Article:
Given that knowledge, the conservators began to remove the third-hand paint-over, including painted over extensions of the composition at the edges of the canvas, which Vermeer had left blank, perhaps in anticipation of mounting the work in a particular frame.

Gemäldegalerie Alte Meister has now unveiled the restoration, which will be the center of a new exhibition, Johannes Vermeer. On Reflection, that will be on display from 10/9/2021 to 2/1/2022.

The restoration reveals the detailed, large scale painting of Cupid, similar to the painting within a painting of Vermeer’s later work, Lady Standing at a Virginal.

This page on the website of the Gemäldegalerie Alte Meister goes into the restoration of the painting at a time when the process was about half way completed.

The Gemäldegalerie Alte Meister has not yet released a high resolution image of the restored painting, so I’m including images of the pre-restoration version — that are available in high resolution on the Google Art Project and Wikipedia — in which you can see a shadowy pentimento of the covered painting.

You can see the pre-restoration version in context, both by date and in size comparison to Vermeer’s other works in this fascinating comparison on the fantastic Essential Vermeer website. (See my post on Essential Vermeer.)

[Via Colossal and Kottke, thanks to Erlc Lee Smith for the suggestion]

 
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Sketches in Line and Wash by Jeanette L. Gurney

Sketches in Line and Wash by Jeanette L. Gurney
Sketches in Line and Wash by Jeanette L. Gurney

If, like me, you’ve watched many of James Gurney’s excellent short videos on YouTube, you have undoubtedly seen Jeanette Gurney, James Gurney’s wife, playing a supporting role, often accompanying him on sketching trips and sketching in the background while he sketches or paints.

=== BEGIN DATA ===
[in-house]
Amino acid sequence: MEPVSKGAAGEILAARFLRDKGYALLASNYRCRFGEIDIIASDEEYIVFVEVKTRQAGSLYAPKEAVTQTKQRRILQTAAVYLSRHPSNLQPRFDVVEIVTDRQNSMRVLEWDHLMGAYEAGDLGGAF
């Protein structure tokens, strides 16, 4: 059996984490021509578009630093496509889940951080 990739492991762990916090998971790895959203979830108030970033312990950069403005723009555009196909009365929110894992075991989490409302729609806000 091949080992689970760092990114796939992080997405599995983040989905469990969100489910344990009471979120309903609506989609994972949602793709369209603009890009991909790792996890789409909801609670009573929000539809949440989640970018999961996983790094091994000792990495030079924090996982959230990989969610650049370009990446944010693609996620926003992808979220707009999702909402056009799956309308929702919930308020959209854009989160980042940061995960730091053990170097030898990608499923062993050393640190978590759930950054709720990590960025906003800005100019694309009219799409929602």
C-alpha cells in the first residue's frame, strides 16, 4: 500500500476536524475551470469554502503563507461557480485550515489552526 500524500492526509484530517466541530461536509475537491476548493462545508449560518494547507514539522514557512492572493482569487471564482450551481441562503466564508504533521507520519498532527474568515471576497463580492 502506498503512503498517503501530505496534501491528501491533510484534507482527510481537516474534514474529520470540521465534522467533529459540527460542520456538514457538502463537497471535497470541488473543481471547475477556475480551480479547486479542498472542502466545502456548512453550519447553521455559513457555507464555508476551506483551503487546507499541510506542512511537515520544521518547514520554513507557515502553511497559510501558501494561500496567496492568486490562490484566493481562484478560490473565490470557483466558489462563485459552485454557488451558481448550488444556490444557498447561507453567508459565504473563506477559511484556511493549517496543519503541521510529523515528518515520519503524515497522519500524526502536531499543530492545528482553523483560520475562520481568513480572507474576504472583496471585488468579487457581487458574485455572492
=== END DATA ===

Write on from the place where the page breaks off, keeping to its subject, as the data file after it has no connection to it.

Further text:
Occasionally, we would get a look at her line and watercolor drawings, which I have always enjoyed, but usually only glimpses.
With the release of a recent video on YouTube titled Sketches in Line and Wash by Jeanette Gurney, we finally get a more extended look at Jeanette Gurney’s line and watercolor drawings.

Line and watercolor has been gaining in popularity in recent years as a favored medium among urban sketchers; Jeanette Gurney has been working this way for some time. It is a fascinating combination of mediums, with many of the eye pleasing characteristics of both drawing and painting. These characteristics are evident in the variety of approaches to line and wash featured in this video.

The video itself appears to be a recording of a livestream conducted with a New Jersey high school. In the first third or so both Jeanette and James field questions from the students and Jeanette discusses her materials and basic techniques. There is a list of materials links when you open the “Show More” link on the YouTube page.

About 12 minutes in, we see more of her line and wash sketches, in which her line application varies from pencil to marker to pen and even ballpoint. Her favored subject is architecture, and her sketches are of a fascinating variety of buildings.

She has a light touch with her lines — contrasted with occasionally bold marker lines — and an often free application of watercolor, giving her drawngs the feeling of a loose, casual sketch, though it’s obvious that there is a solid foundation of draftsmanship underneath.

This is one of those delightful videos that makes you want to grab your sketchbook and head out the door.